But on to the stories themselves. The First Quarter covers some of Lawrence’s earliest efforts – dating, I’d guess, from around 1902 or 1903, till about 1911 or 1912. And it is surprising just how quickly Lawrence found his feet. The earliest stories may not be literary masterpieces, but there’s little to betray a novice writer: they are more than merely competent, and it is fascinating to see how artistically ambitious Lawrence was, even at so early a stage. Those who object to the awkwardness and the unrefined quality of much of Lawrence’s later prose will find little to complain about here: indeed, from what I remember of Sons and Lovers (which I read more years ago than I now care to remember) , Lawrence was capable of the most exquisitely refined and polished prose when he set his mind to it. The short story perhaps doesn’t offer much scope for extended passaged of description, but Lawrence’s ability to make the prose tell even within the narrow confines of the form is never in doubt: the mining villages of England, the streets and the classrooms (Lawrence makes use of his experience as a teacher in a mining town), the Bohemian surroundings in and around London (which, again, Lawrence knew), the countryside of the East Midlands of England, and even, in one delightful short story (and who would have thought one could use the word “delightful” when talking about Lawrence!) – “A Chapel and a Hay Hut Among the Mountains” – the landscapes of Bavaria.
The stories themselves are varied, but for the most part, he was still writing stolidly within a certain tradition – the tradition of George Eliot and of Thomas Hardy: most of these stories are driven by plot – a sequence of ordered events, each event a consequence of previous events, leading to a climactic point that resolves, at least in terms of plot, the issues raised. And this resolution is often a happy resolution: even in a story as complex and as ambitious as “Love Among the Haystacks”, true love finds its way, as surely as it does in any Jane Austen novel.
Perhaps the temptation to look for signs of what was yet to come is to be resisted: there are signs aplenty, but these stories deserve to be enjoyed in their own right. The variety is remarkable – from the picture of love fulfilled in “Love in the Haystacks” to the study of coruscating sexual jealousy in “The White Stocking”. Perhaps the most surprising story in this First Quarter is “The Prussian Officer” in which Lawrence steps out of his comfort zone, and tells us a story of a soldier in the Prussian army who, bullied beyond endurance by his sadistic officer, kills him, but finds himself subjected to a quite different and even more intense kind of torment. It is a tale of startling intensity, and not one I would have expected from Lawrence, either in terms of setting or of theme; but it does display his ability to peer beneath the outward rind of our individual personalities, and to find the subterranean currents that flow in the dark and mysterious regions beneath.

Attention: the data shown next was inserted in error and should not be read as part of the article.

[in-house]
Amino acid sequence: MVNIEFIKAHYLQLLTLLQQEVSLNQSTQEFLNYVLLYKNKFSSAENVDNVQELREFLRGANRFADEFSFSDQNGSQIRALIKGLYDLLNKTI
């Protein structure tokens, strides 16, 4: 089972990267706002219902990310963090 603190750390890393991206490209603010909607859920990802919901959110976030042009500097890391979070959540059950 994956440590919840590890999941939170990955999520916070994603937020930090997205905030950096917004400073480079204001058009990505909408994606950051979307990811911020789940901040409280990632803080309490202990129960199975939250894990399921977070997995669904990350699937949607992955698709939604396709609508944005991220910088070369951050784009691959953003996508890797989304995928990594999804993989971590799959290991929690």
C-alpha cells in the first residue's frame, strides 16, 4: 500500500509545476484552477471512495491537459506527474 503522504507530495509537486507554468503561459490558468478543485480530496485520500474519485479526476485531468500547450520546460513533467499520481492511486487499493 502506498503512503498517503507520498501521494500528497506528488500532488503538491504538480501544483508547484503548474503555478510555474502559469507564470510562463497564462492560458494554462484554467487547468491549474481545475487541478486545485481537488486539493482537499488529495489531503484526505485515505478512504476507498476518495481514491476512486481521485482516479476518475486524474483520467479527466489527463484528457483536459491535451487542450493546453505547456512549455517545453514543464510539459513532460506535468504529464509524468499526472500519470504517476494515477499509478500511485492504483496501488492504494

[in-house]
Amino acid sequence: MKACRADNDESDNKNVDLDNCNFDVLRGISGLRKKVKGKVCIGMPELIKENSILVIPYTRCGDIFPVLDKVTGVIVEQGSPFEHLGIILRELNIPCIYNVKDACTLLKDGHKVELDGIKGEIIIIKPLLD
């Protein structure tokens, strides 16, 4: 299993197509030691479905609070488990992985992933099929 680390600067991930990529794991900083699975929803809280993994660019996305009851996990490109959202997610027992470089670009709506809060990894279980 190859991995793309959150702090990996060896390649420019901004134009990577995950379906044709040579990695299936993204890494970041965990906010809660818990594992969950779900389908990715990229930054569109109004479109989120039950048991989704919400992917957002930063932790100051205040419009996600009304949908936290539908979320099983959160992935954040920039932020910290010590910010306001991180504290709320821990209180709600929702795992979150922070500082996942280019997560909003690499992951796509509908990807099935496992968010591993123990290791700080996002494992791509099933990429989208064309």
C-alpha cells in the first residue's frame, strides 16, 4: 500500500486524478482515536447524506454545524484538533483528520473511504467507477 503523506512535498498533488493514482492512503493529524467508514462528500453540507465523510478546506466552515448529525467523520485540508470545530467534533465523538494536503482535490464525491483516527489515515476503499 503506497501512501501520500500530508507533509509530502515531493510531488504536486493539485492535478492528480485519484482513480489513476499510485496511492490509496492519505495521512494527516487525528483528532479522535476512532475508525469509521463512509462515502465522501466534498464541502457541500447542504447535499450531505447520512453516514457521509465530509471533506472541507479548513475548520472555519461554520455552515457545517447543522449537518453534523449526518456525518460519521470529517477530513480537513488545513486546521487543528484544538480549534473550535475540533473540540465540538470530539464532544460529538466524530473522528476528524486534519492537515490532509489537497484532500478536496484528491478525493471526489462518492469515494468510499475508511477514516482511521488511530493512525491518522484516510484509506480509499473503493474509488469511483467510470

Not even the weakest of the stories in this first quarter is a dud, and there are about three or four that seem to me masterpieces. Perhaps the best is the rather long story “The Daughters of the Vicar”. The vicar’s family struggles desperately to maintain, despite severely limited means, its genteel standing and its social status in a predominantly working-class mining town; the older daughter, much like Charlotte Lucas in Pride and Prejudice, marries for the sake of her social and financial security a man she does not love, and whom she knows to be worthless; the younger daughter resents her sister’s sacrifice, and finds herself attracted to a miner, far beneath her in social standing. Once again, Lawrence is not quite here a modernist: the plot here is important, and the question “what happens next?” carries the story forward. But Lawrence addresses directly – as he was to do in the slightly later “The Odour of Chrysanthemums” – the strongest and most overpowering of emotions without any trace of reticence or of embarrassment. What, for instance, does a dying mother say to her beloved son as he is about to leave for work in the morning, and she is certain she would be dead by the time he returns? Most writers would, I imagine, draw a tactful veil over such a scene, but Lawrence doesn’t – not because he wishes to wallow in the lachrymose, but because these most powerful of human emotions are precisely his theme. And if that leads to a certain messiness – since human emotions are rarely if ever neat and decorous – then messy it must be. For if life itself does lacks a formal shape, then to impose a shape upon it is to misrepresent life.
Anticipating somewhat, Lawrence soon became impatient with literary form. He later wrote in his preface to a collection of stories by Verga: “The emotional mind, however apparently muddled, has its own rhythms, its own commas and colons and full-stops … We need an apparent formlessness, definite form is mechanical.” It seems strange that he says this when talking about a writer who, it seems to me, cared very deeply for literary form, but I suppose every major artist must of necessity be an egotist, and every egotist must, similarly of necessity, see in everything a reflection but of himself. And I do not think it is merely my fancy in seeing in the later stories of this First Quarter a deliberate stepping away from literary form – which, frankly, Lawrence had already mastered – in search not so much perhaps of formlessness, but of a different kind of form – one dictated by the emotional mind, dictated by “its own rhythms, its own commas and colons and full-stops”.
I am giving Lawrence a rest now, but I do look forward to the next three Quarters.